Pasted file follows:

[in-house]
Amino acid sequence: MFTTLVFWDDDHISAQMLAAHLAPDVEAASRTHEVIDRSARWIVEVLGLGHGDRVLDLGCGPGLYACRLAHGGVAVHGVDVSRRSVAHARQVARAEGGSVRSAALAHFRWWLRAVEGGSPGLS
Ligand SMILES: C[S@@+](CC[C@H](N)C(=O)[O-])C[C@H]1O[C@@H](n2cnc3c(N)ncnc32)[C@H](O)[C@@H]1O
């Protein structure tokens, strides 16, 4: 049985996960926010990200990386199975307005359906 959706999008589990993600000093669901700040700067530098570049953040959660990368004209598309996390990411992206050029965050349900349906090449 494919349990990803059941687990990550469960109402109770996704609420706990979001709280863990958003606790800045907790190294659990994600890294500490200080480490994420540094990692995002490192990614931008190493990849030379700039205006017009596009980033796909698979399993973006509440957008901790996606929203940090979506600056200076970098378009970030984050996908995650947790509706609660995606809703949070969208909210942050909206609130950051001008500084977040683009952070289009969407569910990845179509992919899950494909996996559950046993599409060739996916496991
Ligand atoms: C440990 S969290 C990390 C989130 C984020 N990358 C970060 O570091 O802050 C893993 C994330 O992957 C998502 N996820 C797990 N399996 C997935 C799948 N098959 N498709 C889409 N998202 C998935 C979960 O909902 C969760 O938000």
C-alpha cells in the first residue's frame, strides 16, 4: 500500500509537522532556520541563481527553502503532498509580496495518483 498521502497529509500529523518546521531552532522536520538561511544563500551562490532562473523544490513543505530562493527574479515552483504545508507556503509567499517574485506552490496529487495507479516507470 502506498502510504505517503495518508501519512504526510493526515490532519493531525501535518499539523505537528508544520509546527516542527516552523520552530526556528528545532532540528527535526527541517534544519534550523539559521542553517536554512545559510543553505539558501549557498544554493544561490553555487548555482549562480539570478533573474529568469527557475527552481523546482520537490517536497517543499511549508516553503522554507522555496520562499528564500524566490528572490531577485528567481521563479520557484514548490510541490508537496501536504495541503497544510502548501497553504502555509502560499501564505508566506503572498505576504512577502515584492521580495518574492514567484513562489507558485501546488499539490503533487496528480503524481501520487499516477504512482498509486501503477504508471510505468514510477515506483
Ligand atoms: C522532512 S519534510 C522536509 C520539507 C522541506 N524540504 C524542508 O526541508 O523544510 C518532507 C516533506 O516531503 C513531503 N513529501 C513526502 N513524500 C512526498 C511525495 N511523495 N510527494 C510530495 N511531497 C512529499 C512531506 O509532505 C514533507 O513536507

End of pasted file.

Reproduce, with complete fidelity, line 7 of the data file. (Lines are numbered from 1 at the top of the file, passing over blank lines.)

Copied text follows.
Ligand atoms: C522532512 S519534510 C522536509 C520539507 C522541506 N524540504 C524542508 O526541508 O523544510 C518532507 C516533506 O516531503 C513531503 N513529501 C513526502 N513524500 C512526498 C511525495 N511523495 N510527494 C510530495 N511531497 C512529499 C512531506 O509532505 C514533507 O513536507